NASA launches world's first mission to 'touch' the Sun

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The craft will endure extreme heat while zooming through the solar corona to study the Sun's outer atmosphere that gives rise to the solar winds.

Zooming through space in a highly elliptical orbit, the Parker Solar Probe will reach speeds of up to 7,00,000 km per hour, setting the record for the fastest spacecraft in history.

The findings will also make critical contributions to our ability to forecast changes in Earth's space environment that affect life and technology on Earth.

A Saturday morning launch attempt was foiled by last-minute technical trouble.

A NASA spacecraft has taken off on an historic mission towards the Sun in a delayed launch at Cape Canaveral in Florida.

It will face brutal heat and radiation conditions to provide researchers with the closest observations of a star.

"Go, baby, go!" project scientist Nicola Fox of Johns Hopkins University shouted at liftoff. This first flyby will place Parker Solar Probe in position in early November to fly as close as 15 million miles from the Sun - within the blazing solar atmosphere, known as the corona - closer than anything made by humanity has ever gone before. By better understanding the sun's life-giving and sometimes violent nature, Earthlings can better protect satellites and astronauts in orbit, and power grids on the ground, he noted.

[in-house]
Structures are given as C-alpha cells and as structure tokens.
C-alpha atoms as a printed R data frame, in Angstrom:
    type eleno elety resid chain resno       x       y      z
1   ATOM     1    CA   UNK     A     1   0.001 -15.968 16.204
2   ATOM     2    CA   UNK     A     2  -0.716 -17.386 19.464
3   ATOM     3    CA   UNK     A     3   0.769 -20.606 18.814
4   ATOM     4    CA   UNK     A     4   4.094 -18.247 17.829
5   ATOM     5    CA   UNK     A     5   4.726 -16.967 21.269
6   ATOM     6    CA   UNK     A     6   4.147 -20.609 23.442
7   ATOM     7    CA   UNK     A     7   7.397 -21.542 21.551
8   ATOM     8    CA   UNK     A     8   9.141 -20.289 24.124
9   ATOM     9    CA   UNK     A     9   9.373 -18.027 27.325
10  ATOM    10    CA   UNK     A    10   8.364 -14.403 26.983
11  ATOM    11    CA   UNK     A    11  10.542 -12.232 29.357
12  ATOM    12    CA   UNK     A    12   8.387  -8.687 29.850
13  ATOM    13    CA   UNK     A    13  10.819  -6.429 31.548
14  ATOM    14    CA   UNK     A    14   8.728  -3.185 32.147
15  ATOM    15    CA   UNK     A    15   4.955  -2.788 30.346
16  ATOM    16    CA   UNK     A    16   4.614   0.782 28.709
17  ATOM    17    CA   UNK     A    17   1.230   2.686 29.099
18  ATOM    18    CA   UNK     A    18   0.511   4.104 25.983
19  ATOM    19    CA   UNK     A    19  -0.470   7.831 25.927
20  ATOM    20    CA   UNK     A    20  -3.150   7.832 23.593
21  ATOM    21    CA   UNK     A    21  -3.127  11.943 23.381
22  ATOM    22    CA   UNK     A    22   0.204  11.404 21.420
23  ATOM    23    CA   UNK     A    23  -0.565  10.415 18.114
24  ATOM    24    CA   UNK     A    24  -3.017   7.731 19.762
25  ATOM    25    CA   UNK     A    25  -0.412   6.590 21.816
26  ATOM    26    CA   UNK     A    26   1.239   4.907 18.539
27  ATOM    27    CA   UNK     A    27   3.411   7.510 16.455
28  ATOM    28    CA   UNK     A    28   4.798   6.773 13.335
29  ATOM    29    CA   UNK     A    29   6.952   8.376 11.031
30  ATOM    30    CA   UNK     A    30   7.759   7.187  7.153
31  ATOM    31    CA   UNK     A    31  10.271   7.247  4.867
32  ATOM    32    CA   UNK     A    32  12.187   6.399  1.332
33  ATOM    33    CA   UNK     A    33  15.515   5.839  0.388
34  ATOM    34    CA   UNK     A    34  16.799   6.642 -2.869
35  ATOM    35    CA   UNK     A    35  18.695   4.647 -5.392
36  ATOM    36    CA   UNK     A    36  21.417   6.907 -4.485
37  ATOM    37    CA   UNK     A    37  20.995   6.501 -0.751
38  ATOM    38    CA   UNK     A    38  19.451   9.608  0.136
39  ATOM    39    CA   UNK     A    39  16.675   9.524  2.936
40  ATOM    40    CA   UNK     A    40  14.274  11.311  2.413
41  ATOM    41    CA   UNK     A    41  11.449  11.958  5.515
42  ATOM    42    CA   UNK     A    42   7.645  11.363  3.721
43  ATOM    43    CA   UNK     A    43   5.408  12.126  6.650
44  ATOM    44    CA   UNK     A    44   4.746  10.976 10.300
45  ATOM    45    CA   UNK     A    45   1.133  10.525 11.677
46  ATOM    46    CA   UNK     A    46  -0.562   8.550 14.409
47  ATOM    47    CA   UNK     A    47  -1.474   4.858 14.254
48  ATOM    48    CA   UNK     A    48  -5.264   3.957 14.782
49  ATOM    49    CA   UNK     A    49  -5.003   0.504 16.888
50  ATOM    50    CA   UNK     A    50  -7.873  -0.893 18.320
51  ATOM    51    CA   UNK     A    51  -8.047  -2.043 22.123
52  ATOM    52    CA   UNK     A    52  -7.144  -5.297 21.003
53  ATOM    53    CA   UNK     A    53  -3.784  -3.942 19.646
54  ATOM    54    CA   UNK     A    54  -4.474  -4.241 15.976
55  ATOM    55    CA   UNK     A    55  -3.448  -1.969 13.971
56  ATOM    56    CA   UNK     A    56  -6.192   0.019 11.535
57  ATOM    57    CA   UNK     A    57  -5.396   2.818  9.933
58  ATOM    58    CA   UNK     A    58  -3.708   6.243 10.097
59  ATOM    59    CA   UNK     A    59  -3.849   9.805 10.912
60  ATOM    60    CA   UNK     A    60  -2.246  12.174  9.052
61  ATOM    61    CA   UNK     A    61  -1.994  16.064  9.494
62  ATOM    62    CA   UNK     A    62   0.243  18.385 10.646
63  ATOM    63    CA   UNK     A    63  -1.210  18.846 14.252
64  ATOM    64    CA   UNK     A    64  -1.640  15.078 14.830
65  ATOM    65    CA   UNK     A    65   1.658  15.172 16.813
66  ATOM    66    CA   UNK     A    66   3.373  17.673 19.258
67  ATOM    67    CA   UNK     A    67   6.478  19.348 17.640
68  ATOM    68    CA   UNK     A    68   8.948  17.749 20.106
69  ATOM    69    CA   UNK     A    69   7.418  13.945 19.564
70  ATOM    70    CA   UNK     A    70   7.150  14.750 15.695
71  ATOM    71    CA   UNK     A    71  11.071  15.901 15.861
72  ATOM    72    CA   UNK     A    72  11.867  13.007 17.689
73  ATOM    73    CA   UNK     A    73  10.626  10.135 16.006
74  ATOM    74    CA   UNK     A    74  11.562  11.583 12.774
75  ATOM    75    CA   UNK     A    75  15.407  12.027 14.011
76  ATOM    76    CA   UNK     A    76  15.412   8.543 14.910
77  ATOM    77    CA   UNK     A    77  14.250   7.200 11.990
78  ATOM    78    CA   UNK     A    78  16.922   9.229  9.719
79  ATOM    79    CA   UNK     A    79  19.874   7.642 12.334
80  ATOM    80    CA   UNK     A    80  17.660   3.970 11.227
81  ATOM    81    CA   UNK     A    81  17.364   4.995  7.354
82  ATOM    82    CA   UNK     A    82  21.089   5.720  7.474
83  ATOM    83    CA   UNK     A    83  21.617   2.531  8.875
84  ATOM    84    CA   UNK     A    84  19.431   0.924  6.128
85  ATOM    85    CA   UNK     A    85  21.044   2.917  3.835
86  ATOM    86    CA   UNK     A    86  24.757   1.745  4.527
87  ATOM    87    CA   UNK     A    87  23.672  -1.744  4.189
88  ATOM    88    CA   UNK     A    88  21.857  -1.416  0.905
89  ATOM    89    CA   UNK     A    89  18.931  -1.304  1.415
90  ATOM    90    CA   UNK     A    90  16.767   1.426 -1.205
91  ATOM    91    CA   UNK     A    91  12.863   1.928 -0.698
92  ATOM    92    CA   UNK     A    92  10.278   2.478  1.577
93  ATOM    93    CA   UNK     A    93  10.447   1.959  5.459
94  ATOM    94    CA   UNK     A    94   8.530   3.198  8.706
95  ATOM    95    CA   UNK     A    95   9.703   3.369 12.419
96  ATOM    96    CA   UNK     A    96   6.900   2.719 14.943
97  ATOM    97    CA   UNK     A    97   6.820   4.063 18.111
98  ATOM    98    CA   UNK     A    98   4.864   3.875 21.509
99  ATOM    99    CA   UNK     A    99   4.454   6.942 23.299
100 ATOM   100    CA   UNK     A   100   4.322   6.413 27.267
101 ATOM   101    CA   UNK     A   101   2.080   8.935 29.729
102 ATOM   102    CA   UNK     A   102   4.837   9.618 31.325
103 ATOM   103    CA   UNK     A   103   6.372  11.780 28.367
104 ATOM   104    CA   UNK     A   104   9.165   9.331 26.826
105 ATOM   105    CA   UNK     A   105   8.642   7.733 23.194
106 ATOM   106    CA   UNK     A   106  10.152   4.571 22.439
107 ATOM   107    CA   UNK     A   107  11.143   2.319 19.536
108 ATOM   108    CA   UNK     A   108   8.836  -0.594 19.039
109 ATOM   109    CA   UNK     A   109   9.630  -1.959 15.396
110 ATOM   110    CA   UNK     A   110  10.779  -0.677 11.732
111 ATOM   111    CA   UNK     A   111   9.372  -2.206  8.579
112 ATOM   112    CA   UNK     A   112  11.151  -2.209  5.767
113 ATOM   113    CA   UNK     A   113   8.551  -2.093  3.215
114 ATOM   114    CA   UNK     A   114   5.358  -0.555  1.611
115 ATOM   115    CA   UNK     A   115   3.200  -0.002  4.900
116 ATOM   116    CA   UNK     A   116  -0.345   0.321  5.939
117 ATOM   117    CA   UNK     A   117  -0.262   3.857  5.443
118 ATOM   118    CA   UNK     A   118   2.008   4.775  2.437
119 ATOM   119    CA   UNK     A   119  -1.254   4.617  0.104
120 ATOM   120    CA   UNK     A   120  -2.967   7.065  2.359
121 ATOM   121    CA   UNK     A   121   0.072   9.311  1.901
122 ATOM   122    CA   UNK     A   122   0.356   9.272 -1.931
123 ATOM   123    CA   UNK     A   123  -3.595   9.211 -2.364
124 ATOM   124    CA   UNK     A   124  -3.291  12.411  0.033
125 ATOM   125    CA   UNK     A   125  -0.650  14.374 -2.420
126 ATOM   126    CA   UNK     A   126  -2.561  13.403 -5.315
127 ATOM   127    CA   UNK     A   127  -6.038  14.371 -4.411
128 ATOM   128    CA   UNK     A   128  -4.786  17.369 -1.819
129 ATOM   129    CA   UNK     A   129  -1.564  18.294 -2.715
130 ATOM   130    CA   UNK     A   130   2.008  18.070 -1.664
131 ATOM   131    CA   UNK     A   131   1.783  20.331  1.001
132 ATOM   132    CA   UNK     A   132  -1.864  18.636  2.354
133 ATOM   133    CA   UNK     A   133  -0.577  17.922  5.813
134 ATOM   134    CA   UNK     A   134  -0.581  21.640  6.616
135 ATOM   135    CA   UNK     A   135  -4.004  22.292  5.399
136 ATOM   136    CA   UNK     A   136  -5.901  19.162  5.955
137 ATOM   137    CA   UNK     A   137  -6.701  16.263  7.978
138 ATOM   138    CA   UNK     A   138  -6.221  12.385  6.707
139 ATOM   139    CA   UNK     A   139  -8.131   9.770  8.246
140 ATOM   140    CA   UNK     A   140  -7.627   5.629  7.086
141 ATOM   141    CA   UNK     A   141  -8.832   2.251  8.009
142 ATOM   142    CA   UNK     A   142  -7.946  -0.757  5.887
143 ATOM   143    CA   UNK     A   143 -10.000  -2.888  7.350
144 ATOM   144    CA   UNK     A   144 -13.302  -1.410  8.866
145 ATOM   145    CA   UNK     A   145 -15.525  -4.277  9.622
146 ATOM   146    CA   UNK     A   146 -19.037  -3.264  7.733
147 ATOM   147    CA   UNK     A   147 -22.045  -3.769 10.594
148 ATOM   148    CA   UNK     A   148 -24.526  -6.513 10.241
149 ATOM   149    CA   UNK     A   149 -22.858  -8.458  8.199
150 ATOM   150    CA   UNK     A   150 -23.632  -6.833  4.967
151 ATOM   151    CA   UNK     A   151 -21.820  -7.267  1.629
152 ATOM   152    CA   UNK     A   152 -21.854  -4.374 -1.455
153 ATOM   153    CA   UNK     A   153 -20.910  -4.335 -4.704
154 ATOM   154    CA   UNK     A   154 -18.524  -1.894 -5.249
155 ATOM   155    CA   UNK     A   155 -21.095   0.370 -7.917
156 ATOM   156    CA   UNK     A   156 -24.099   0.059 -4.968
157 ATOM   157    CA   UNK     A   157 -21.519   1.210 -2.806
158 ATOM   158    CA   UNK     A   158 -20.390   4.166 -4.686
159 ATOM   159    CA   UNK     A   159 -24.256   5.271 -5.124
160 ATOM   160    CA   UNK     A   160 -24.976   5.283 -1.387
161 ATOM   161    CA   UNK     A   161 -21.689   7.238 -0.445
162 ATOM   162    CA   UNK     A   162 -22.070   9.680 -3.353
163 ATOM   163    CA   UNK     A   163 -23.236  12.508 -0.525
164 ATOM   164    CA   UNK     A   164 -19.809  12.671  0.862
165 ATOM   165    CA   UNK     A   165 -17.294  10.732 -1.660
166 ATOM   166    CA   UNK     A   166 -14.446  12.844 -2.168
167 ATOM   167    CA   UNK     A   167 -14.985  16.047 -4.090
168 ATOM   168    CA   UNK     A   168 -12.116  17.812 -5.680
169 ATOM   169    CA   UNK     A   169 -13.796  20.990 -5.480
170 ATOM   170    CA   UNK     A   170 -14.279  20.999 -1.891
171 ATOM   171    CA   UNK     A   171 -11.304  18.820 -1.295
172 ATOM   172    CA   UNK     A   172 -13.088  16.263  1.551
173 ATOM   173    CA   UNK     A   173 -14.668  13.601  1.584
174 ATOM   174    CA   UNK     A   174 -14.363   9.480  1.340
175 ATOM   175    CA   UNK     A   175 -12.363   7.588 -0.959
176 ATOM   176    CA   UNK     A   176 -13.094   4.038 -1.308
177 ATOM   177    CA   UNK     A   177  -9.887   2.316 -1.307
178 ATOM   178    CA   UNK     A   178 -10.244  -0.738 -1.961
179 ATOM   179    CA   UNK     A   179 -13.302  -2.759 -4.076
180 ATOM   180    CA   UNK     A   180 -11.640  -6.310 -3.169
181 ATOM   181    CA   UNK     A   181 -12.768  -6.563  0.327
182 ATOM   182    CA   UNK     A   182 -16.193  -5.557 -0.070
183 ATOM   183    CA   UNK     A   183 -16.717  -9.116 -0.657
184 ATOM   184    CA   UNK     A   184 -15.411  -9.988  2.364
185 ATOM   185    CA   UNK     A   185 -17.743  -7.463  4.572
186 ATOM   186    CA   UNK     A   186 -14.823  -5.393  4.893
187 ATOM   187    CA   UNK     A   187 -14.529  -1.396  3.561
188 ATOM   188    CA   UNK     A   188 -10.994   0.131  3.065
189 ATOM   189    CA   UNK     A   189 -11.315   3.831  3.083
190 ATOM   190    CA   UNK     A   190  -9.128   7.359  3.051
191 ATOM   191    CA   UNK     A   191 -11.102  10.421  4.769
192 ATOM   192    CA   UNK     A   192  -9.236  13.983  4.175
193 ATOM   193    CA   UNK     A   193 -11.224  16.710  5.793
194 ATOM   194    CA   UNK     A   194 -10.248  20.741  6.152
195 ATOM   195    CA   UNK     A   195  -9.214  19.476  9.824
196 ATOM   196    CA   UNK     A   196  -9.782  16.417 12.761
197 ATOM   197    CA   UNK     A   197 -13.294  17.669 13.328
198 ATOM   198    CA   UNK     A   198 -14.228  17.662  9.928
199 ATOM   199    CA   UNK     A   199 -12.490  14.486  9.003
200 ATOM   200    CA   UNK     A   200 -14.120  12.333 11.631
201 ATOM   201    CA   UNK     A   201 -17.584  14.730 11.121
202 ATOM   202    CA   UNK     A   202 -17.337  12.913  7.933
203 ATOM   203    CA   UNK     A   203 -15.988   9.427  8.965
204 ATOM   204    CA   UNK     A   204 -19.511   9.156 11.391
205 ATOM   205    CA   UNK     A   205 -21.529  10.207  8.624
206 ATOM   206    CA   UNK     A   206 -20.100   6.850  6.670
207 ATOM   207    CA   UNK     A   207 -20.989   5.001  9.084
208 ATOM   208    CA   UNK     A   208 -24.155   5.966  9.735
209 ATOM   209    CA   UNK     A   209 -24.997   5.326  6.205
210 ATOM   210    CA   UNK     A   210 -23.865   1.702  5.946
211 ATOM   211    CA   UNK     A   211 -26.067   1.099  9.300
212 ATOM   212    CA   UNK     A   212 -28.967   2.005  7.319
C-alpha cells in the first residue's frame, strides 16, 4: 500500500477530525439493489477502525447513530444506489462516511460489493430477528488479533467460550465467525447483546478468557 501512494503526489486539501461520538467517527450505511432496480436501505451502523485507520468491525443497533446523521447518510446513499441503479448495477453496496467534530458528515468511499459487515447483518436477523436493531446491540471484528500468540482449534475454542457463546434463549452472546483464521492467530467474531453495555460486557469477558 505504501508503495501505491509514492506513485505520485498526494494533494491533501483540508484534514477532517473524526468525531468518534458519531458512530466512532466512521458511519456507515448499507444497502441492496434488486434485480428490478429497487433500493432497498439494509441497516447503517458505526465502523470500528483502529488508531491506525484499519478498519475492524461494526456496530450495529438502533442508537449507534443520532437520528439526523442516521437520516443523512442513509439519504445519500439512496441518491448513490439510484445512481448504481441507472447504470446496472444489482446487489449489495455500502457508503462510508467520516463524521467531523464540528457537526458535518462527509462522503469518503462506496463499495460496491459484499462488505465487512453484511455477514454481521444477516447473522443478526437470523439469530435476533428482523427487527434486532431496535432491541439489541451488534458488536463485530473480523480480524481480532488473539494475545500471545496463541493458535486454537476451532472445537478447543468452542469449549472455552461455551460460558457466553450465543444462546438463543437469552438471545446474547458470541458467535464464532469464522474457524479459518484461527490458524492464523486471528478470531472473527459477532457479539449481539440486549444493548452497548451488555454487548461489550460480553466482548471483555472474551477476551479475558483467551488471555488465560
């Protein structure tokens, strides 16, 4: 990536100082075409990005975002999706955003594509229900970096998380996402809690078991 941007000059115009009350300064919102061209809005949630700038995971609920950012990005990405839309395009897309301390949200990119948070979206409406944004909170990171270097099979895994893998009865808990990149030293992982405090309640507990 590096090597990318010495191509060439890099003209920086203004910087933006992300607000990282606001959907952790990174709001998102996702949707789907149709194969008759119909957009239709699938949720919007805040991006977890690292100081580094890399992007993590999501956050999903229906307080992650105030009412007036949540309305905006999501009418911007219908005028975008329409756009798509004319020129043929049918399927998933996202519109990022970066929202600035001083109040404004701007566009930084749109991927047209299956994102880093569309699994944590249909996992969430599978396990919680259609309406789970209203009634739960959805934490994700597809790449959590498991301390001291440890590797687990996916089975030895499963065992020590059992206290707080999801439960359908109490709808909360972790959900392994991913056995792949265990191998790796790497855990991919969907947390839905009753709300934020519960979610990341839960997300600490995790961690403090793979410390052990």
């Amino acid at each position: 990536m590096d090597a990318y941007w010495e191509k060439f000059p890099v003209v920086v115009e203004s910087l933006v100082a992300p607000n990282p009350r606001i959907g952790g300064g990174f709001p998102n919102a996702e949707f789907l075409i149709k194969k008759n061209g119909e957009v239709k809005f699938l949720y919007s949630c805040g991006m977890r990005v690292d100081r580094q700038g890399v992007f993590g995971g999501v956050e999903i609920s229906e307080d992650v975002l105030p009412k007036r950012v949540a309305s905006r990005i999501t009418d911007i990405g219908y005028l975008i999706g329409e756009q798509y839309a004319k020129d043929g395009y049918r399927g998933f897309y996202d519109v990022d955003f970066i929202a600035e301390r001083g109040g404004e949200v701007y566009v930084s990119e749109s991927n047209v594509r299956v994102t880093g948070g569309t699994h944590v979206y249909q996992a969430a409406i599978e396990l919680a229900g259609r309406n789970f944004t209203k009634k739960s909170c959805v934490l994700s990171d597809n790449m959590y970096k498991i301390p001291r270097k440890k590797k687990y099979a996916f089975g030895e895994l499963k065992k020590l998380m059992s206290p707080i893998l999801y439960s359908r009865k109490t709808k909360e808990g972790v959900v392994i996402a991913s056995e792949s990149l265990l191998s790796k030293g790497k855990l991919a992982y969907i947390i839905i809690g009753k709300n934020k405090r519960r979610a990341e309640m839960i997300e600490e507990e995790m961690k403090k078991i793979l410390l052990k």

But it's only been in the past few years that scientists and engineers could put together a space mission capable of going close enough to get the data to back up the theory.

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Nasa chief of the science mission directorate, Thomas Zurbuchen, said Mr Parker was an "incredible hero of our scientific community" and called the probe one of Nasa's most "strategically important" missions.

Even in a region where temperatures can reach more than a million degrees Fahrenheit, the sunlight is expected to heat the shield to just around 2,500 degrees Fahrenheit (1,371 degrees Celsius). With a communication lag time of 16 minutes, the spacecraft must fend for itself at the sun.

Its maximum velocity around the sun will reach 430,000 miles per hour, making it the fastest human-made object to orbit a celestial body.

Parker Solar Probe carries four instrument suites created to study magnetic fields, plasma and energetic particles, and capture images of the solar wind.

The Parker Solar Probe carries a lineup of instruments to study the Sun both remotely and in situ, or directly.

Main objectives of Parker Solar Probe?

Moreover, the spacecraft holds a microchip carrying the names of more than 1.1 million participants who signed up to send their name to the Sun. "The way I like to think about it: In 10 to 20 years, a carbon disk will be floating around the sun in orbit, and it will be around until the end of the solar system". "Parker Solar Probe would be just 4cm away from the Sun", explained Dr Fox. These will help determine the structure and dynamics of the magnetic fields at the sources of solar wind, trace the flow of energy that heats the corona and accelerates the solar wind, and determine what mechanisms accelerate and transport energetic particles.

Now the University of Chicago professor has had the last laugh with the probe named after him - the first living person to be so honoured.

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